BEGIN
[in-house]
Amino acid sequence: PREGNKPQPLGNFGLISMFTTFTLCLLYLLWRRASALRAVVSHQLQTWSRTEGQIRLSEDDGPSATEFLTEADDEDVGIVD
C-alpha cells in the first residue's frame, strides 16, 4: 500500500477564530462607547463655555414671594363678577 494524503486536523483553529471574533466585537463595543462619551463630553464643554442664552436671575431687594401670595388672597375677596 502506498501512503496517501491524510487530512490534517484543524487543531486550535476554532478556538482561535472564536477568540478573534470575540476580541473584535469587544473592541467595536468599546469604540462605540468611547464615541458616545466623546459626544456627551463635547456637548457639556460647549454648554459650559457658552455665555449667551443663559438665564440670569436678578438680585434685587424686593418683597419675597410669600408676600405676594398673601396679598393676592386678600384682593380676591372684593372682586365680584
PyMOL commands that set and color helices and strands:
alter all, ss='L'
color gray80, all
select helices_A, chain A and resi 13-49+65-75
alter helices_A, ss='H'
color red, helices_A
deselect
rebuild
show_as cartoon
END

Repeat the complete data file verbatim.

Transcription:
[in-house]
Amino acid sequence: PREGNKPQPLGNFGLISMFTTFTLCLLYLLWRRASALRAVVSHQLQTWSRTEGQIRLSEDDGPSATEFLTEADDEDVGIVD
C-alpha cells in the first residue's frame, strides 16, 4: 500500500477564530462607547463655555414671594363678577 494524503486536523483553529471574533466585537463595543462619551463630553464643554442664552436671575431687594401670595388672597375677596 502506498501512503496517501491524510487530512490534517484543524487543531486550535476554532478556538482561535472564536477568540478573534470575540476580541473584535469587544473592541467595536468599546469604540462605540468611547464615541458616545466623546459626544456627551463635547456637548457639556460647549454648554459650559457658552455665555449667551443663559438665564440670569436678578438680585434685587424686593418683597419675597410669600408676600405676594398673601396679598393676592386678600384682593380676591372684593372682586365680584
PyMOL commands that set and color helices and strands:
alter all, ss='L'
color gray80, all
select helices_A, chain A and resi 13-49+65-75
alter helices_A, ss='H'
color red, helices_A
deselect
rebuild
show_as cartoon